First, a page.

PAGE 25

andwhere f ( ) is, f ()= 2 1+ 1 2 e 8.8 (2) where isanempir icalconstant.ForlargevaluesoftheShieldsparameter(0.5 << 30), isfoundtobeapproximately0.33bycombiningtheresultsfromthedilutelimit withtheresultsfrommeasurementsindenseconcentrationsuspensions.However,the diffusioncoefcientislikelyunderestimatedwiththisvalueof (LeightonandAcrivos 1986). Indilutemixtures,theratioofcontactareasofthesedimenttothetotalareais smallandthecontactstressescanbeneglected.Themixturestressisapproximately equaltothesurroundinguidstressintheseareas.However,inmixtureswithhigh volumetricconcentrationsofsediment(e.g.,inthepackedbedofasandripple),the contactstressesaresignicantandmustbeaccountedfor( Batchelor 1988; Drew, 1983).Therefore,aparticlepressureisnecessaryforamixturetheorymodelto buildandmaintainbedforms.TheparticlepressureisrepresentedinSedMix3Das aconcentrationdependentdampingfunction S b (),tostabilizethebed, S b ()= r 8 (2) where r is0.2.Themixturevelocity, u ,isdecreasedanamountdeterminedbythe bedstiffnessfunctionwhenthevolumetricconcentrationofsedimentisgreaterthan 0.30(Figure 2-2),whichroughlycorrespondstotheonsetoftheenduringcontact region,consideredtostartatapproximately0.35volumetricconcentrationofsediment (FredseandDeigaard, 1992).Theshapeofthebedstiffnessfunctionwasmodeled aftercalculationsofparticlepressurewithrespecttoboundarylayerheight( Jenkins andHanes 1998)andtheviscosity-concentrationrelationship(Figure 2-1).Wechose theeighthpowerexponentialfunctionduetoitsdivergencefromzeroaround0.30 volumetricconcentration(Figure 2-2).Thebedstiffnessfactor, r ,determinesthe amountofparticlepressureapplied. 25

PAGE 26

2.2.2Initialand BoundaryConditions Weinitializethesimulationswithvaryingbedbathymetriesrangingfromaatbed tomultiplesinusoidalrippleswithdifferentheightsandlengths.Thebedconcentrationis initially0.63byvolumeandrapidlydecreasestozero(purewater)overthreegridpoints intheverticaldirection.Themixtureisinitiallyatrest( u =0).Weimplementperiodic boundaryconditionsinthex-andy-directions.Atthetopofthedomain,afree-slip boundaryconditionisusedforthe u and v velocities;thevolumetricconcentration, andthe w velocitiesarezero.Allthevelocitiesarezeroatthebottomofthedomain.A no-gradientconditionisimposedforthebottomboundaryconditionoftheconcentration, aswellasthetopandbottomboundaryconditionforthediffusioncoefcient, D 2.3Results Themodelisfullythree-dimensionalbutverycomputationallyexpensive(about 75daysofwall-clocktimefora10secondthree-dimensionalsimulationtorunin serialona2.6GHzprocessor).Two-dimensionalsimulationswereperformedinten casestoapproximatethemodel'sthree-dimensionalbehaviorinamorereasonable amountoftime(aboutoneweekofwall-clocktime).Weranthetwo-dimensional simulationswiththesamecodeasthethree-dimensionalsimulation,butreducedthe gridtocontainonlytwopointsinthecross-owdirection.Thereductionofgridpoints ultimatelydecreasedthecomputationaltimebyapproximatelyanorderofmagnitude. Wecomparedathree-dimensionalsimulationwith32gridpointsinthey-direction (3Dh02)toanequivalenttwo-dimensionalsimulationwithonlytwogridpointsinthe y-direction(2Dh02)toevaluatethedifferenceinmodeloutput.The v componentofthe velocityiszeroatallgridpointsinthetwo-dimensionalsimulation.Table 2-1 givesthe initialsimulationparametersforthetwo-andthree-dimensionalsimulations. Wecomparedtherippleheightandlengthoutputfromthemodelsimulationsto theempiricalripplepredictorof Nielsen (1981).Theempiricalformula( Nielsen, 1981) 26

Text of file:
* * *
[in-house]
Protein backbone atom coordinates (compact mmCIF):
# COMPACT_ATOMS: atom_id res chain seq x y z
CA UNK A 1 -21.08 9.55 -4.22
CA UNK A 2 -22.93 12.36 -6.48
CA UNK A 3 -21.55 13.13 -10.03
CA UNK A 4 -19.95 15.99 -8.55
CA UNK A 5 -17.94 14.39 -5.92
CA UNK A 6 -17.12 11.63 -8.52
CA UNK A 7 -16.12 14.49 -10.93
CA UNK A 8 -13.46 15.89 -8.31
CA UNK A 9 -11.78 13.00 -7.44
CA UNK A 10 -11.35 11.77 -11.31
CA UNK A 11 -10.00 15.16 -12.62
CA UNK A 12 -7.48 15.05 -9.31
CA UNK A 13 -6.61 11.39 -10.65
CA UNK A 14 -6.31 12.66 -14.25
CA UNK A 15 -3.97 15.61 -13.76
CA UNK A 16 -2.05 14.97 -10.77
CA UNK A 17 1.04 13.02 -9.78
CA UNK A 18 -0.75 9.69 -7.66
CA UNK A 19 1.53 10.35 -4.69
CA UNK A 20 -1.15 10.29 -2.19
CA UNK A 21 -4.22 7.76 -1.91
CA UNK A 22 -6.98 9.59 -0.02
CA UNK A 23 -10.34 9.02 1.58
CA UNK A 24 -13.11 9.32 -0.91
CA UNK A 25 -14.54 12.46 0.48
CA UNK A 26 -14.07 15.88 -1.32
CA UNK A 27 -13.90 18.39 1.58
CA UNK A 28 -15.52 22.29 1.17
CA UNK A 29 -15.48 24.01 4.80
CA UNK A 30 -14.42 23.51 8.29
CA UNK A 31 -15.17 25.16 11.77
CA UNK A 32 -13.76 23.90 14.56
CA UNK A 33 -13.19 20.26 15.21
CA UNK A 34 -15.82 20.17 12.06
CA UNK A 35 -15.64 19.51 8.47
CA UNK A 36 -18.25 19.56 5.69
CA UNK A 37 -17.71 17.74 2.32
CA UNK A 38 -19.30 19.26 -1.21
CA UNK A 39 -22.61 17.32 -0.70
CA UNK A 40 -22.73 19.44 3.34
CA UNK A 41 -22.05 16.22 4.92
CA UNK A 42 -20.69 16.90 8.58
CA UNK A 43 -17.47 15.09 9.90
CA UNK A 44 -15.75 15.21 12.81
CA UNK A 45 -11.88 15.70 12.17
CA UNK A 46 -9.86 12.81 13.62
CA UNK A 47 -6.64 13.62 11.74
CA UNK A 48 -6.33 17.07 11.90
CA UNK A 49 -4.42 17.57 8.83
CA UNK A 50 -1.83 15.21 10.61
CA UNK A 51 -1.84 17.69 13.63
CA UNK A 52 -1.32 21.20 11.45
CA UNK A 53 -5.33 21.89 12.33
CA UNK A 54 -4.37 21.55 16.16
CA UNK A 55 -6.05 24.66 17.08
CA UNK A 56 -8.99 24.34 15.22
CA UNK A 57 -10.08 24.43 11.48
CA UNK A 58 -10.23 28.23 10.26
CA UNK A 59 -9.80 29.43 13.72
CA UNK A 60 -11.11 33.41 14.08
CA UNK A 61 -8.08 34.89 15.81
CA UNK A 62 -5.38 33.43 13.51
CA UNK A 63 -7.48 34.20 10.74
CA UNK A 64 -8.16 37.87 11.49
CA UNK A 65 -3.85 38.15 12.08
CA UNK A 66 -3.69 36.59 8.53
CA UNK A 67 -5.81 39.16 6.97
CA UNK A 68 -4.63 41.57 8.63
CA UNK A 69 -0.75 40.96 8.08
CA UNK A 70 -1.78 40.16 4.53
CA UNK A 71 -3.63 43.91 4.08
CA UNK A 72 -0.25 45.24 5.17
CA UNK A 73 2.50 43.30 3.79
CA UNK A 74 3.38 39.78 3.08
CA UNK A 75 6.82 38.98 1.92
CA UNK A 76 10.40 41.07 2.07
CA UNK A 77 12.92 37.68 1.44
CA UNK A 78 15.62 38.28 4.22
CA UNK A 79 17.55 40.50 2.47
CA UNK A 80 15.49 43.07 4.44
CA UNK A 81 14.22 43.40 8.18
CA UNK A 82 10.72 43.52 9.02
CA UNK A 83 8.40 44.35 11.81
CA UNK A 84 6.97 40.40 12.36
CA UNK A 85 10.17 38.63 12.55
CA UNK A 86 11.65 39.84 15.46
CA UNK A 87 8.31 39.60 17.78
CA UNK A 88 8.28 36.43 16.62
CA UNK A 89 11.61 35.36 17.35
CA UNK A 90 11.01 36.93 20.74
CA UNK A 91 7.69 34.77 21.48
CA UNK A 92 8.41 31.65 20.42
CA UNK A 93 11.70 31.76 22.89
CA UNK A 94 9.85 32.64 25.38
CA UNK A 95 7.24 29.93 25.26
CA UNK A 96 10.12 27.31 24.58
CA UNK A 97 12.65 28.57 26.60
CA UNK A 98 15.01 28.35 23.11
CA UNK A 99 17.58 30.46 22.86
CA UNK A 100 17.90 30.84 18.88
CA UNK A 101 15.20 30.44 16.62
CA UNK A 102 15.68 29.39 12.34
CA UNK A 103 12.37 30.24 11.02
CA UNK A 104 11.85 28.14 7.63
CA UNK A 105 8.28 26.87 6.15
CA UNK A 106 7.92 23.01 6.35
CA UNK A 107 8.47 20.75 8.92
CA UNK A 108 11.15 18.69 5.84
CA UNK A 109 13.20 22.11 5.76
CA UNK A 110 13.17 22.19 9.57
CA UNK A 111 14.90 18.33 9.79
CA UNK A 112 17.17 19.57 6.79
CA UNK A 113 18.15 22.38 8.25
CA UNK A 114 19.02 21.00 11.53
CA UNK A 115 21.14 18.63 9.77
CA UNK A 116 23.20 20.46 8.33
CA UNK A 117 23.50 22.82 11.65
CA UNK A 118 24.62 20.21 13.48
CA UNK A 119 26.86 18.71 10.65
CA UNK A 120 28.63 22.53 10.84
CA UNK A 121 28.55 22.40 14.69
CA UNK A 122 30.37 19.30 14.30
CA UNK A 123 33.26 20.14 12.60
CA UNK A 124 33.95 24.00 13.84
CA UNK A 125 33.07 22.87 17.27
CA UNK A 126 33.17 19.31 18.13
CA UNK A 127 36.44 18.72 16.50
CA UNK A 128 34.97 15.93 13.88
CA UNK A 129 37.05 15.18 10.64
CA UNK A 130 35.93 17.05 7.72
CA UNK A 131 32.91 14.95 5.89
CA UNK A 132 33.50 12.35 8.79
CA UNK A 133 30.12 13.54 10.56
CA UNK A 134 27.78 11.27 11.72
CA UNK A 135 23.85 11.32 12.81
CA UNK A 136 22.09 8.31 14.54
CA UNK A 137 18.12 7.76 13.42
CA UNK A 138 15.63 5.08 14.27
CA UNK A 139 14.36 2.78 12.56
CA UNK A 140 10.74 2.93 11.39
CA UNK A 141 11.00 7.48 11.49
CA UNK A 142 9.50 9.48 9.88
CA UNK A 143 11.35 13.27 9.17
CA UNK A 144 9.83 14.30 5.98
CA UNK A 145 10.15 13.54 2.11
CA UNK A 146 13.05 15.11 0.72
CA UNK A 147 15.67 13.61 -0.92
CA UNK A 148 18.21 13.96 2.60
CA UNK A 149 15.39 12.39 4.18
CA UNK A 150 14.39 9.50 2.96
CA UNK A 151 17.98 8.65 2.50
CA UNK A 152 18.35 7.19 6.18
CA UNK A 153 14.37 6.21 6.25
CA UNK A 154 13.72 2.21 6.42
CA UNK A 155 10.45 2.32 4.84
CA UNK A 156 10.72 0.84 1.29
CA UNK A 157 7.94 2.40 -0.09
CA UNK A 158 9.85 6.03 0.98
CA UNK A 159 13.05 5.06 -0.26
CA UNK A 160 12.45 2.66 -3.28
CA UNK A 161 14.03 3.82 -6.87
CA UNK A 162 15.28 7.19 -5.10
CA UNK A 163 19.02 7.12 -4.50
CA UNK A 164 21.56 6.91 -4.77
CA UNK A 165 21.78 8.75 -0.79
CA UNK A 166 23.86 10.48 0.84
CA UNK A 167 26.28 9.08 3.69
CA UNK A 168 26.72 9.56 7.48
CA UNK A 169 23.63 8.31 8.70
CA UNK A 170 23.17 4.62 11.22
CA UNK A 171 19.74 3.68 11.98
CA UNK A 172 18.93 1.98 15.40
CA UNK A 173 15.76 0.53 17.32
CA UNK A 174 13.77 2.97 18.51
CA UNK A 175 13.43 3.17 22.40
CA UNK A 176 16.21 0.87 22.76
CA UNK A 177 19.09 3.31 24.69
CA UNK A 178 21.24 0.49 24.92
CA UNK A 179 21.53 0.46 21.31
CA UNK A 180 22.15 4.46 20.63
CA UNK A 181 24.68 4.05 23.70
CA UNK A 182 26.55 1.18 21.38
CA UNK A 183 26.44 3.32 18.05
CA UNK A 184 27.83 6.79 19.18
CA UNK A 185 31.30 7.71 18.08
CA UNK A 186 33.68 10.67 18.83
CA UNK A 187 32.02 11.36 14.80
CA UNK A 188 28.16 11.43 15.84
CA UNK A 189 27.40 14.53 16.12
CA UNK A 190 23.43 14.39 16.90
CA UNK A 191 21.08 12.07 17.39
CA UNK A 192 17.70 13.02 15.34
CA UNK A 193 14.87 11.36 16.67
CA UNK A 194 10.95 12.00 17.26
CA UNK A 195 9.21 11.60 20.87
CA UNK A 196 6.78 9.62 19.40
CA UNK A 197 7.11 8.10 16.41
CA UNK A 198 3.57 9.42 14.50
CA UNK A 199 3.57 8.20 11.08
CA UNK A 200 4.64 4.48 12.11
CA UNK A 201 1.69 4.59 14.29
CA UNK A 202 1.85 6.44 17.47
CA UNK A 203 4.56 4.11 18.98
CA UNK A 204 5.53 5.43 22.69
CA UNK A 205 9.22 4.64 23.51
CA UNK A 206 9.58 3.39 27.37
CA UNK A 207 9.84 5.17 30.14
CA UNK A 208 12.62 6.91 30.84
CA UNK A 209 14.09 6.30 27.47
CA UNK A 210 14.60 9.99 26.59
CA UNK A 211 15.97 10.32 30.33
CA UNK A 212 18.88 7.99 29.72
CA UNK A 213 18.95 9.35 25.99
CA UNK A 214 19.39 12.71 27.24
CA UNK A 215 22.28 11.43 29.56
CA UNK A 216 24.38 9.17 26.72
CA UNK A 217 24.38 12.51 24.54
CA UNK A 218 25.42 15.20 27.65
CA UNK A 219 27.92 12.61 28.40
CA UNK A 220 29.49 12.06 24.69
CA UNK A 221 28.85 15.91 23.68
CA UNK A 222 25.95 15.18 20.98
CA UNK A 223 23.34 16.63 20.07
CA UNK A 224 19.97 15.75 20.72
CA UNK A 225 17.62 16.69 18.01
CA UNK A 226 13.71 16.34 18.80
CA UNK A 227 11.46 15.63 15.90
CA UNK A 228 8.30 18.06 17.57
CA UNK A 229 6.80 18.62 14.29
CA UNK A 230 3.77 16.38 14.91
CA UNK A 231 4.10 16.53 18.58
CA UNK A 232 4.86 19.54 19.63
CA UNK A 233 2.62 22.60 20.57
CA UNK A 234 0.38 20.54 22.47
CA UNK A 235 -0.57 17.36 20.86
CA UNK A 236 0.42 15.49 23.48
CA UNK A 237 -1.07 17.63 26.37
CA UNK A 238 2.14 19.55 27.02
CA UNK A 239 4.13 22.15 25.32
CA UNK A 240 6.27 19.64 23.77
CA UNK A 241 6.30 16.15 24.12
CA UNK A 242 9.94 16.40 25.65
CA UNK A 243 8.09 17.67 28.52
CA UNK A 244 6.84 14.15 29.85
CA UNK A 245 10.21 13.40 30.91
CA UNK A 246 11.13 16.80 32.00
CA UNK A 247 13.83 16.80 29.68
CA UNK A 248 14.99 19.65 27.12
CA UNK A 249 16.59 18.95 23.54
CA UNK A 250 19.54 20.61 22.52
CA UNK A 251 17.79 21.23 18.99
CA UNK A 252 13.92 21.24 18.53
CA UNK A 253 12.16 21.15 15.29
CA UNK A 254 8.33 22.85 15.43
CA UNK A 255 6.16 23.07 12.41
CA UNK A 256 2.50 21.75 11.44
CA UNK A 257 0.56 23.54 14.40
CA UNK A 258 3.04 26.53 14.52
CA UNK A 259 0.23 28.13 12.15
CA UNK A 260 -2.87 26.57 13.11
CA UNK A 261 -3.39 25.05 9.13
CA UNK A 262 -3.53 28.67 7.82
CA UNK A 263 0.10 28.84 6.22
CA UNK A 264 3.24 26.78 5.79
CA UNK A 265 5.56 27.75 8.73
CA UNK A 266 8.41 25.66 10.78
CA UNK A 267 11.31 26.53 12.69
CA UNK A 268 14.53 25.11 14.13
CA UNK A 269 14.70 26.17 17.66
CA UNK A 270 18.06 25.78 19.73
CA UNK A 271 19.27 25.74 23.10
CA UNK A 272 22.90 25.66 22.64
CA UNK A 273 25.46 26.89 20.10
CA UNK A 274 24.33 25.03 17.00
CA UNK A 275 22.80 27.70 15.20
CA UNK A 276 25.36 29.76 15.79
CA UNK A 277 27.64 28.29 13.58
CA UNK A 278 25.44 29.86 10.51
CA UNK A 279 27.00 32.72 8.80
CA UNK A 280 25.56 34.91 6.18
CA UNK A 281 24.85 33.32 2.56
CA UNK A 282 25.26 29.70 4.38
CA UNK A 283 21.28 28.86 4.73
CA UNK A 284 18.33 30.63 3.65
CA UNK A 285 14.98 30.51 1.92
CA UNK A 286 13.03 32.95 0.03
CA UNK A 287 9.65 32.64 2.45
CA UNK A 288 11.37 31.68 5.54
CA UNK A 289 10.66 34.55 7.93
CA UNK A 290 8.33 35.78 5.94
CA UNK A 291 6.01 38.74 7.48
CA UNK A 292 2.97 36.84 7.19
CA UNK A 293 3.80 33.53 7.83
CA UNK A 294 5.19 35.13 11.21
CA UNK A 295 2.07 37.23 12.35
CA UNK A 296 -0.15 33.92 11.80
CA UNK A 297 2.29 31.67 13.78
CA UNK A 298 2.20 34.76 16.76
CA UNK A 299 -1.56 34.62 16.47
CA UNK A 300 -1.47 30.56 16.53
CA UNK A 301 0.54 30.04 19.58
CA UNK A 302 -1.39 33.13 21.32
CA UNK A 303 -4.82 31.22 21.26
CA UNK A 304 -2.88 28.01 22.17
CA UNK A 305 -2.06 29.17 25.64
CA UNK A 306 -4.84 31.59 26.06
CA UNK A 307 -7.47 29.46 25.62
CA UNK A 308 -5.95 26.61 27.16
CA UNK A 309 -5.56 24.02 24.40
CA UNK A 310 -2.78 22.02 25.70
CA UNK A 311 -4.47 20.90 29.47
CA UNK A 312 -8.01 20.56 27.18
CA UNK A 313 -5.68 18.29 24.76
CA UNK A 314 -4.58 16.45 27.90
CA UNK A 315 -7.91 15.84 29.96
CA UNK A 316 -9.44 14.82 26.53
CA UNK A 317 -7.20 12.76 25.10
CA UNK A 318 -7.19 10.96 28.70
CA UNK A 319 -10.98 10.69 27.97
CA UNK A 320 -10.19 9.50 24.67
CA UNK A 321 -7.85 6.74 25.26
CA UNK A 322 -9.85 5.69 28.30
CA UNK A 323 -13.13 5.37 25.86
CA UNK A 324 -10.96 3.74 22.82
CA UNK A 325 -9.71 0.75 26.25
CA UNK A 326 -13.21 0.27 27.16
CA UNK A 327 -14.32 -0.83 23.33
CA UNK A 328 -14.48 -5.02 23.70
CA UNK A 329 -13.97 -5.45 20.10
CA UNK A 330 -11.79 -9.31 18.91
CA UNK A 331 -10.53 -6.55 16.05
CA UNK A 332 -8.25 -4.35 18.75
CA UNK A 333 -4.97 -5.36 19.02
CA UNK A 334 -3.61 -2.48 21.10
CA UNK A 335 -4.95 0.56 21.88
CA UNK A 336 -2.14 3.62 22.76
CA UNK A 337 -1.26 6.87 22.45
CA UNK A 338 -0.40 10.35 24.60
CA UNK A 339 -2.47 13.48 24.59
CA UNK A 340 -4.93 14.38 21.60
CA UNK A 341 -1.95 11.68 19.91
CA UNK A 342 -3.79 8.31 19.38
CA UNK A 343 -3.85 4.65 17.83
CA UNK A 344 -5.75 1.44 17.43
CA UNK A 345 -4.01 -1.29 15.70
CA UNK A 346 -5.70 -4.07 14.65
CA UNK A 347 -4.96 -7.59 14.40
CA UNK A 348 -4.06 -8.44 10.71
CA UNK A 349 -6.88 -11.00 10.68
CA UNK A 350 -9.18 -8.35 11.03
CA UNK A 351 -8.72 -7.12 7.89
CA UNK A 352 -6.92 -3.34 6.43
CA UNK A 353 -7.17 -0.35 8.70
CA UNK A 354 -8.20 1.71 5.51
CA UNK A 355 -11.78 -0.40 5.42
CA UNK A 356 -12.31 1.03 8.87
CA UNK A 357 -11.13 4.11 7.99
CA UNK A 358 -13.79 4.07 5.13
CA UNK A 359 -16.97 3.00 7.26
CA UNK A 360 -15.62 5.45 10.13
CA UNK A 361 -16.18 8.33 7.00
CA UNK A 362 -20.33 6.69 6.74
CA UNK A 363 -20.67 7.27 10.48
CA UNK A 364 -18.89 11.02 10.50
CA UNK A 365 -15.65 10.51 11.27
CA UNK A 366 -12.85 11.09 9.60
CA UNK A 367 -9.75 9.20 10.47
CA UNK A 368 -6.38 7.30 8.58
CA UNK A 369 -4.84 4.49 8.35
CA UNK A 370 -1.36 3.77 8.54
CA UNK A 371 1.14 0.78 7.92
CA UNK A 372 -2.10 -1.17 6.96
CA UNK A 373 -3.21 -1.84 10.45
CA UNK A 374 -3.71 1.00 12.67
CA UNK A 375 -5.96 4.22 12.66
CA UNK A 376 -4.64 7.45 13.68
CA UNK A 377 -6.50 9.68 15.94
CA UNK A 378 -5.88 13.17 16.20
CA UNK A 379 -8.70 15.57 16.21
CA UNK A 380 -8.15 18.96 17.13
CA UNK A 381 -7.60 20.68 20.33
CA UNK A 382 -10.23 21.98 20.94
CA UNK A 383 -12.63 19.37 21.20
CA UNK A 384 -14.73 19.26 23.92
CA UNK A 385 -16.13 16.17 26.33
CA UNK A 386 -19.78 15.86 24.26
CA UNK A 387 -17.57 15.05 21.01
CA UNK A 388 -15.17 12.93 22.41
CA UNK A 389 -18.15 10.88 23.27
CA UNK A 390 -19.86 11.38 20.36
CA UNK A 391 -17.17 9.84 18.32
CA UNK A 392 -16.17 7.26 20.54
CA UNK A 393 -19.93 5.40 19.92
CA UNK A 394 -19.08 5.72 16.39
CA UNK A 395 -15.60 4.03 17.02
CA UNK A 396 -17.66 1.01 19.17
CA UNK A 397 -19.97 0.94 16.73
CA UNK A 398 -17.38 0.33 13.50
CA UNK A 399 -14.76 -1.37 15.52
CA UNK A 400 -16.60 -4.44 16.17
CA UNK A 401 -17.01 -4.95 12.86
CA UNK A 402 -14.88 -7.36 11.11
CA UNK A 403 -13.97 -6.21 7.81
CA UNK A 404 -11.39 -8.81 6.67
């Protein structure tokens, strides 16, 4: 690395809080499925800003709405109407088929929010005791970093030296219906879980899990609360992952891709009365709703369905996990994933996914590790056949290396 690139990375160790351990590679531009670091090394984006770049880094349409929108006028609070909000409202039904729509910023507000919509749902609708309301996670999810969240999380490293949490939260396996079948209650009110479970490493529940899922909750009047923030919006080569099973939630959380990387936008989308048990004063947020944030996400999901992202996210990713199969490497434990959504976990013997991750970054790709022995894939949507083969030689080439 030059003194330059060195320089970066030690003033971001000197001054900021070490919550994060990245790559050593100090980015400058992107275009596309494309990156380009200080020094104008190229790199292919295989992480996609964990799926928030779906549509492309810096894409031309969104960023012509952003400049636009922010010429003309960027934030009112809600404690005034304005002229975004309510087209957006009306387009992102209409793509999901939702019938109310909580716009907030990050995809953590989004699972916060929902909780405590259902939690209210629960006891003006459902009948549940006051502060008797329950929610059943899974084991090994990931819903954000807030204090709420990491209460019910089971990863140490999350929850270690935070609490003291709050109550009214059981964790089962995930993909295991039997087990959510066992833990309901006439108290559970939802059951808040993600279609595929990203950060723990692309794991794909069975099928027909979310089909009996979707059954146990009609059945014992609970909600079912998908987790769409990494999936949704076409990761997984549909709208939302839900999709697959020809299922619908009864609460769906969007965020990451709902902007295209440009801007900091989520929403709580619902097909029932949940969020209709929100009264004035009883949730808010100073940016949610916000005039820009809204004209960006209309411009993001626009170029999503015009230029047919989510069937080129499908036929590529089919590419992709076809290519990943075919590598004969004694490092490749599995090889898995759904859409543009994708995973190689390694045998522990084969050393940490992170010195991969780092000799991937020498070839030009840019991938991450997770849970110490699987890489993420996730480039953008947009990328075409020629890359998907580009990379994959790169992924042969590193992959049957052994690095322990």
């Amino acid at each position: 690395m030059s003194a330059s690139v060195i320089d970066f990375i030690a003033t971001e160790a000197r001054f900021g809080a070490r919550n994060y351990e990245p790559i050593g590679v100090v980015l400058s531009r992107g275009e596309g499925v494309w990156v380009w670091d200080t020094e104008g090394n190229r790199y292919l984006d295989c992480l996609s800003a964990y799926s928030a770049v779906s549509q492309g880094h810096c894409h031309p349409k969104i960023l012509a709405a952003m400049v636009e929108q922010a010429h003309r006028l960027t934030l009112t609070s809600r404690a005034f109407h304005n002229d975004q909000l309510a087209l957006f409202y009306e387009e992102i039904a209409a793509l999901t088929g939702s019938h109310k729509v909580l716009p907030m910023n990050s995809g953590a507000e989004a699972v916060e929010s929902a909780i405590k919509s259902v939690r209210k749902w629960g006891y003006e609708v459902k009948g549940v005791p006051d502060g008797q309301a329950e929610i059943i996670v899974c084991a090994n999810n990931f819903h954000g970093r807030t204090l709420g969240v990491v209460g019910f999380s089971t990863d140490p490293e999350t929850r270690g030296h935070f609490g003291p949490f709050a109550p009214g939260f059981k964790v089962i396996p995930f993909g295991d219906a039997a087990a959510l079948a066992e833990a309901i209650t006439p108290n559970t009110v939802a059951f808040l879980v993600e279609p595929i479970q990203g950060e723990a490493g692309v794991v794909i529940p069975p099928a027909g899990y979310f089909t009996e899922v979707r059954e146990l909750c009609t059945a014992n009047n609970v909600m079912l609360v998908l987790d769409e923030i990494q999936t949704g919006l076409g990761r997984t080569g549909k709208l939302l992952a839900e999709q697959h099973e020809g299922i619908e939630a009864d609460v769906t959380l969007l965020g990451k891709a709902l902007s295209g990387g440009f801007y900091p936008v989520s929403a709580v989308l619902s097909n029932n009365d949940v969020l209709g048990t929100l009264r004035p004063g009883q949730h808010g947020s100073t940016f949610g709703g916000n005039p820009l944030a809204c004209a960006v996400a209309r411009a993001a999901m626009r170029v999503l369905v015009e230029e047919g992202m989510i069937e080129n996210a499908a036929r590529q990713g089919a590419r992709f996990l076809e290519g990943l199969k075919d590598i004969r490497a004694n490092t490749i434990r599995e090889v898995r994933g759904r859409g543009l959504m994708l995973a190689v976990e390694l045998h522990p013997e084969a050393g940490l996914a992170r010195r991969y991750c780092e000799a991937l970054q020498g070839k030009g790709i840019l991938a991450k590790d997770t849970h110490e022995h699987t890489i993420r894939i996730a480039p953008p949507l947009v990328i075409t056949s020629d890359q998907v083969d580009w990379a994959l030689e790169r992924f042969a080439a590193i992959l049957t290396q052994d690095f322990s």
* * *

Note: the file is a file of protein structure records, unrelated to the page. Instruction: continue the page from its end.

PAGE 27

predictsequilibrium rippleheights( e ), e = a 0.275 )Tj /T1_3 11.955 Tf 11.95 0 Td (0.022 p (2) andlengths( e ), e = a )Tj /T1_3 11.955 Tf 5.48 -9.68 Td (2.2 )Tj /T1_3 11.955 Tf 11.96 0 Td (0.345 0.34 (2) where a is thewaveorbitalexcursion (U o T = (2 )) and isthemobilitynumber,aratioof thenon-stabilizingforcestothestabilizingforcesofthesediment, = U 2 o ( s = f )Tj /T1_3 11.955 Tf 11.95 0 Td (1) gd (2) Table 2-2 sho wstheequilibriumrippleheightsandlengthsandthesimulatedow parameters.TheReynoldsnumberandShieldsparameteraredenedby, Re = f U 2 o T f 2 (2) and 2.5 = 1 2 f 2.5 (2) respectively, where( Nielsen, 1992 ) f 2.5 =exp 5.213 2.5d a 0.194 )Tj /T1_3 11.955 Tf 11.95 0 Td (5.977 # (2) 2.3.1RippleHeight andLength Wecomparedtherippleheight, ,toNielsen's 1981 predictedequilibriumripple height( e )inallthesimulations(Table 2-3).First,therippleprolewasdeterminedat everytimeastheheightateachx-locationthatthevolumetricconcentrationofsediment becamelessthan0.58.Therippleheightisthendenedasthedistancebetweenthe minimumandthemaximumpointsoftherippleprole.Theripplelengthisdenedas thedistancebetweenthetwominimumpoints(rippletroughs)aroundthemaximum point(ripplecrest).Insixofthesimulations(2Dh01,2Dh02,2Dh03,2De01,2De02,and 27

PAGE 28